Skookum Jim's Later Life

So this first winter there they dug down, this ground down there in permafrost and he'd have to build a fire there to thaw the ground. At night he'd build a good fire there, and next morning he'd take out the coals and stuff, he'd dig it out and it would have thawed down two or three feet so he'd get that muck out. Of course he panned it all the time to see if it was paying ground, and with panned gold well he just made a pile on this gravel he stop piled it because when spring time comes then they wash that you see in sluice boxes because you can't sluice in the winter because it gets iced up. So in the course of time there was another white man who was married to a native women, this native woman was from the Tagish area by the name of Jenny. The white man name was Cook. So this Mr. Cook, he got pretty friendly with Skookum Jim this would be the following summer probably, this would be 1897, so they heard of a stampede, of some new diggings in Alaska, over in Fairbanks country so Skookum Jim says to Mr. Cook, "I'll give you $50,000.00 to go there and investigate some of it was in gold, and some gold money. It was $20.00 gold pieces in those days I remember some of it could have been paper money I don't know. Anyway, Mr. Cook went into the Fairbanks country with the $50.000.00 and no word from Mr. Cook at all in the course of time.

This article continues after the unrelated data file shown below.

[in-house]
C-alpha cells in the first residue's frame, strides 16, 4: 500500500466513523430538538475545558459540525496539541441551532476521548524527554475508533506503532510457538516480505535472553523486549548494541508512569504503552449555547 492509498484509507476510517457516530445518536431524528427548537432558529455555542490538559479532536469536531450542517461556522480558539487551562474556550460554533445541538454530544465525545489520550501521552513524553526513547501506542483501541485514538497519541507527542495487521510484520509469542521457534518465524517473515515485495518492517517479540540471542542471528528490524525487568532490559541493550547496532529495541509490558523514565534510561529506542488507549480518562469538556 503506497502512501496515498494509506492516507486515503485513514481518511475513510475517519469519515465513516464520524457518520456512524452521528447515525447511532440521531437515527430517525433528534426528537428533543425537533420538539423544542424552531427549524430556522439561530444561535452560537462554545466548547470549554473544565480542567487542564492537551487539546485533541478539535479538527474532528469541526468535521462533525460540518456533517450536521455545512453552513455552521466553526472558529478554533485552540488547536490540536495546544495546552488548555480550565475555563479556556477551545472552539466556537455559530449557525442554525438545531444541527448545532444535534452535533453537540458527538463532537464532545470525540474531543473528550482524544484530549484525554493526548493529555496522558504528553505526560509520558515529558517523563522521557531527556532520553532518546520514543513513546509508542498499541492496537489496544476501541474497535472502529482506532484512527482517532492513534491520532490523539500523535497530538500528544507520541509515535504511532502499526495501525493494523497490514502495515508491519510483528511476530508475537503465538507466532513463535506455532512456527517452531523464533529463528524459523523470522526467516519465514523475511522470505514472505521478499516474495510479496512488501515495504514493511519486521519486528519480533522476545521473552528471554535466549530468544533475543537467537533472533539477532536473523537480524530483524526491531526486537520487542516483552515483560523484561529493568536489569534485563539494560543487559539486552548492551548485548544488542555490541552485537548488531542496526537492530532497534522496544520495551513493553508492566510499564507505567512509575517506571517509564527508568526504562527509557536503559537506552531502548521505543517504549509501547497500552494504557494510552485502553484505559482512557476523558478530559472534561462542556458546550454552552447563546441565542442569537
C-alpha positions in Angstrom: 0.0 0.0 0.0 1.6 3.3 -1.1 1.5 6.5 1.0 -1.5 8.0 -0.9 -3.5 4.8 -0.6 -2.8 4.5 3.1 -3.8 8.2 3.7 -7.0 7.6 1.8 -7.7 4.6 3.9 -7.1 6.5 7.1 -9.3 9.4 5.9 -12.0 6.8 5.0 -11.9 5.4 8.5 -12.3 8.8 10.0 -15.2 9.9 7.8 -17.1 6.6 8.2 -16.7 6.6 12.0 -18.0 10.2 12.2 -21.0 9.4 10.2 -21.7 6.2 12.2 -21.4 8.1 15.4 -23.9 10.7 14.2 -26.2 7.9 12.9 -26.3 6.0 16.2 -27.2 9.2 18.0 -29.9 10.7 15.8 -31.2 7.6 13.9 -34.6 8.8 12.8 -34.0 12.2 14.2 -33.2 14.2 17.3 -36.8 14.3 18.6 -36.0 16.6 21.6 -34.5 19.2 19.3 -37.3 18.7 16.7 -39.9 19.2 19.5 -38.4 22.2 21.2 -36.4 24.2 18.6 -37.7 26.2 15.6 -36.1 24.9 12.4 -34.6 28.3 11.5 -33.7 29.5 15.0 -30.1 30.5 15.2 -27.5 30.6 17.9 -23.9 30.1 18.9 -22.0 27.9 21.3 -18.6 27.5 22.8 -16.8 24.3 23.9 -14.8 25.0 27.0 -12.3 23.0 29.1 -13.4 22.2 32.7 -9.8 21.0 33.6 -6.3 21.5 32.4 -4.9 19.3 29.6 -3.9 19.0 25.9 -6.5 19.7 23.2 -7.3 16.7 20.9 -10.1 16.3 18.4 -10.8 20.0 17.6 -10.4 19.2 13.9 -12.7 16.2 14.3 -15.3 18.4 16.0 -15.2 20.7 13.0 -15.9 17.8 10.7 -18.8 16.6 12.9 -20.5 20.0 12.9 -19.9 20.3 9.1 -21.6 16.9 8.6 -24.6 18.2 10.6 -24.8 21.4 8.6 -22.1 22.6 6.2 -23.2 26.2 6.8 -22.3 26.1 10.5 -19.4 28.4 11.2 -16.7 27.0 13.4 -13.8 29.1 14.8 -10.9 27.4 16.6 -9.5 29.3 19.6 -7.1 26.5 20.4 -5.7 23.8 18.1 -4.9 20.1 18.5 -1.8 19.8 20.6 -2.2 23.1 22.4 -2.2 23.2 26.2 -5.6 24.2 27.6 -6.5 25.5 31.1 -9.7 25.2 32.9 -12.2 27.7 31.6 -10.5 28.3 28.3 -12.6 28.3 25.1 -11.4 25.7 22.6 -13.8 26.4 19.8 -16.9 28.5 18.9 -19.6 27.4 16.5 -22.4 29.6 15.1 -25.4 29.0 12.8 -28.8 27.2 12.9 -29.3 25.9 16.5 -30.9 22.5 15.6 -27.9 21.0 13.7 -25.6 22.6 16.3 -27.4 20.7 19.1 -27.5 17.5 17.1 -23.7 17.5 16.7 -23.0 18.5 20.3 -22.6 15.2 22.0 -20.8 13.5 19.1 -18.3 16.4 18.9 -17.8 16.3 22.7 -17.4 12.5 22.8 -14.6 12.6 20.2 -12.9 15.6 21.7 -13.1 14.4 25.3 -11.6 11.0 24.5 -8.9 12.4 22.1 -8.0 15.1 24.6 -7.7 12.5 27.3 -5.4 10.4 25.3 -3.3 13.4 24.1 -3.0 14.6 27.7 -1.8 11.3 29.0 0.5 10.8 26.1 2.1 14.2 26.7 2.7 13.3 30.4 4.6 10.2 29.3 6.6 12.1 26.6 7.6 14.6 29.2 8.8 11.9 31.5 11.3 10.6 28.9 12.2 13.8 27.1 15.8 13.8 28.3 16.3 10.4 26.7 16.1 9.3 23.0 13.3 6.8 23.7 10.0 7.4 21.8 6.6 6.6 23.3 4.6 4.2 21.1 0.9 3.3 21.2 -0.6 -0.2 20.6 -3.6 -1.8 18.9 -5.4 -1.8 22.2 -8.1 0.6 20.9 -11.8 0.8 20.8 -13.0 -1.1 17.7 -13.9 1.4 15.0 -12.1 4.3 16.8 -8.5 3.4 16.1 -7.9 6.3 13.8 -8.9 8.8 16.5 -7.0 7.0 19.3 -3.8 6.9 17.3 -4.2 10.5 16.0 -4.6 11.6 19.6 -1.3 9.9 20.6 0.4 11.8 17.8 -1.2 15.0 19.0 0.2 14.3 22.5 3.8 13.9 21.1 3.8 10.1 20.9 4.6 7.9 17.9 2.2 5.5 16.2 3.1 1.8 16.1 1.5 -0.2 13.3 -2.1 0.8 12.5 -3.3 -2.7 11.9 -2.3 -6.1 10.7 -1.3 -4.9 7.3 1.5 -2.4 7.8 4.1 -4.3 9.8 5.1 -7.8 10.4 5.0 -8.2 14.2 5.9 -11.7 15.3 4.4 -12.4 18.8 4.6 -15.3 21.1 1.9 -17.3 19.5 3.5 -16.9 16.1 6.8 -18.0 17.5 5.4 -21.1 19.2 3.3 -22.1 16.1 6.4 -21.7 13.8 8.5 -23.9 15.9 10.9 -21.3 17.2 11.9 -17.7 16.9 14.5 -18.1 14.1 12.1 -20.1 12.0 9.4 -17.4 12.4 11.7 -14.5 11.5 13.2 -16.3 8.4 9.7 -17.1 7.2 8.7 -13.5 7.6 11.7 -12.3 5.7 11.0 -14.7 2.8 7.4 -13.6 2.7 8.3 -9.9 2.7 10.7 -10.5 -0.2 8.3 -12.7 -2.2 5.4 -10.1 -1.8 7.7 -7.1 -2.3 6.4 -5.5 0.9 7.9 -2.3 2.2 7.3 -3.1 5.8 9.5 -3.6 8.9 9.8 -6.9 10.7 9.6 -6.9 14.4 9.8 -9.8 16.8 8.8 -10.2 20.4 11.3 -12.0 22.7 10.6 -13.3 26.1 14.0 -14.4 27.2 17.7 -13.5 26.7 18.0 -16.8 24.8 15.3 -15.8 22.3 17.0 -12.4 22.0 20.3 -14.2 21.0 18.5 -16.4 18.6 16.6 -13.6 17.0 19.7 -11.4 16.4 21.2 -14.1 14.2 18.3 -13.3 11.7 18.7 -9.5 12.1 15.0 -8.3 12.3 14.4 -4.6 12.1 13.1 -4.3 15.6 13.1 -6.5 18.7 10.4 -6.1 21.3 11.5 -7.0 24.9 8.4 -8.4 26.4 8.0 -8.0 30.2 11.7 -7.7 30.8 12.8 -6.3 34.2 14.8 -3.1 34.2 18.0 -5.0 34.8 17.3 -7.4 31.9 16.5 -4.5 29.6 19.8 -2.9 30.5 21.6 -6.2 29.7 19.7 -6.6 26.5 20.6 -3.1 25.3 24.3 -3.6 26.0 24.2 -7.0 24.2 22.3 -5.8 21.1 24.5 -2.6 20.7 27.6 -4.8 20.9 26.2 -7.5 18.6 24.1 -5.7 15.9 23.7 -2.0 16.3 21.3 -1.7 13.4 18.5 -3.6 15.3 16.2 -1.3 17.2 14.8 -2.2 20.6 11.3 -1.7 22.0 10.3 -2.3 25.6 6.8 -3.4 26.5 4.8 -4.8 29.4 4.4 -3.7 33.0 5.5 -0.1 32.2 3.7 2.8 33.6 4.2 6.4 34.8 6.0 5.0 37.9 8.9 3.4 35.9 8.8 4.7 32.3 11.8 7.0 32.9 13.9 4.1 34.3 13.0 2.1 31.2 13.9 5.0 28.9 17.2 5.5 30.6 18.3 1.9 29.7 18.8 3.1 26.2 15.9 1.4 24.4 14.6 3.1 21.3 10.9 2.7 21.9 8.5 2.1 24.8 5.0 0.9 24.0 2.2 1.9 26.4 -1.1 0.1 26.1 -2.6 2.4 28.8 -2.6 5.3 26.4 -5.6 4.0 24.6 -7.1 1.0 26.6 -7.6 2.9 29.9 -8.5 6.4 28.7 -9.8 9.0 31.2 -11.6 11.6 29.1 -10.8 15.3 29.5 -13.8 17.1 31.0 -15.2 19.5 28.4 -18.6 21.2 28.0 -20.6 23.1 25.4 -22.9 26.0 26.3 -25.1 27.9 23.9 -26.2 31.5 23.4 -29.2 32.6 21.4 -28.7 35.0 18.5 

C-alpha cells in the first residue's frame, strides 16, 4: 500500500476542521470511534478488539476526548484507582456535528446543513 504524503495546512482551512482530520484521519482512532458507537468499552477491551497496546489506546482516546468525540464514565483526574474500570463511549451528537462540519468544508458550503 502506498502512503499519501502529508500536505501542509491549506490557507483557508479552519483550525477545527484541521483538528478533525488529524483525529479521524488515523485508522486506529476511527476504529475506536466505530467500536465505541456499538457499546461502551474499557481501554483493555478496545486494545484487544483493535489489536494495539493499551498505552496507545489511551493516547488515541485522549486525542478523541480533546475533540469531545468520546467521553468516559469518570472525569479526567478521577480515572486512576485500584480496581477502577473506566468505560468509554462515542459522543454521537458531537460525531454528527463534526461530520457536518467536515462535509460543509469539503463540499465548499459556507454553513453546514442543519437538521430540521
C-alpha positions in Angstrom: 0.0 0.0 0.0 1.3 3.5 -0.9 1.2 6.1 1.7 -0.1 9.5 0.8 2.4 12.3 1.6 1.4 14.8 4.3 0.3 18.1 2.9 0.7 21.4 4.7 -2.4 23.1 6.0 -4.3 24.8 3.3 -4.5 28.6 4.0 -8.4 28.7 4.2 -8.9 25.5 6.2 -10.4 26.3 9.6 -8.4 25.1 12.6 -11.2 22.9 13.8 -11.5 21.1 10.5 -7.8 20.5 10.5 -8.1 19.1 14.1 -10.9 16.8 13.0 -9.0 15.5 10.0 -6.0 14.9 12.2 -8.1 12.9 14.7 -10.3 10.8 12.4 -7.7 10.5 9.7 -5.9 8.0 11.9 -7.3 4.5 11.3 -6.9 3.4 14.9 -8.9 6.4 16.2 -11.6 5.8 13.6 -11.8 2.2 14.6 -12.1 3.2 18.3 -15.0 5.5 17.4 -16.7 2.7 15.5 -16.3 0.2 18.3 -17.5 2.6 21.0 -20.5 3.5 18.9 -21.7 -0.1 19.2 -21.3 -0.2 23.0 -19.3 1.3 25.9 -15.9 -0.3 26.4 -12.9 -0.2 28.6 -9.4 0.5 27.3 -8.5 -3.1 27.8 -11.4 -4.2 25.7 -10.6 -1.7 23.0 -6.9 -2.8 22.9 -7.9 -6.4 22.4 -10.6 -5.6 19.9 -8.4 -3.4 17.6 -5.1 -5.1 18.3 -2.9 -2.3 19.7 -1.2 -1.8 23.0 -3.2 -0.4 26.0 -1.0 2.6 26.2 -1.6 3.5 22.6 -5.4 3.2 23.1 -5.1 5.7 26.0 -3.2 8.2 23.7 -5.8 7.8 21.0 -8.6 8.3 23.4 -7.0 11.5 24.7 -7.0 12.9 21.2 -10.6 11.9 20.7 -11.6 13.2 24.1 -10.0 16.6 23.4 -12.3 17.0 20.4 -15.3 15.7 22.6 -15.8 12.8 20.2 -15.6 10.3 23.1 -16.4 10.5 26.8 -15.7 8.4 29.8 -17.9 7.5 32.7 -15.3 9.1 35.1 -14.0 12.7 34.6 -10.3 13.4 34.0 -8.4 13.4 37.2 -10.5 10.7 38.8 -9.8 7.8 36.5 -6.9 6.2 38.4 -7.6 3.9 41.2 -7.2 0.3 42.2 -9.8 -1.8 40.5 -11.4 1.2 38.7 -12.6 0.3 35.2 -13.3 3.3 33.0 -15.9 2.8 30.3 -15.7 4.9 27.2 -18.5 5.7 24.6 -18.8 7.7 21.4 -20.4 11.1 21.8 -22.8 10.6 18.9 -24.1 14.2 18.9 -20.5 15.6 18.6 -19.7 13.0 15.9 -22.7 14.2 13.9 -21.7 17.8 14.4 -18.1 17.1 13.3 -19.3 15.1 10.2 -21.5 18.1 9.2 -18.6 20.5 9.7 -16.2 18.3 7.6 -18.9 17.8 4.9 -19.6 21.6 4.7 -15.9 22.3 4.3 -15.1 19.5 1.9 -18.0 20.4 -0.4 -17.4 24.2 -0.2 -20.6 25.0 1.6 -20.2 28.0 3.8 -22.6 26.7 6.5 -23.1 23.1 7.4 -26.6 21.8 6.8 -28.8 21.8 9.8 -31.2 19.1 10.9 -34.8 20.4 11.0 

Anita: Did he take his wife with him.

Johnny: No he didn't take his wife. His wife never saw Mr. Cook again and Skookum Jim never saw Mr. Cook again never heard nothing more from him, so I don't know, he probably just took off, probably didn't make it. Flew the coup. So that’s one story I know of.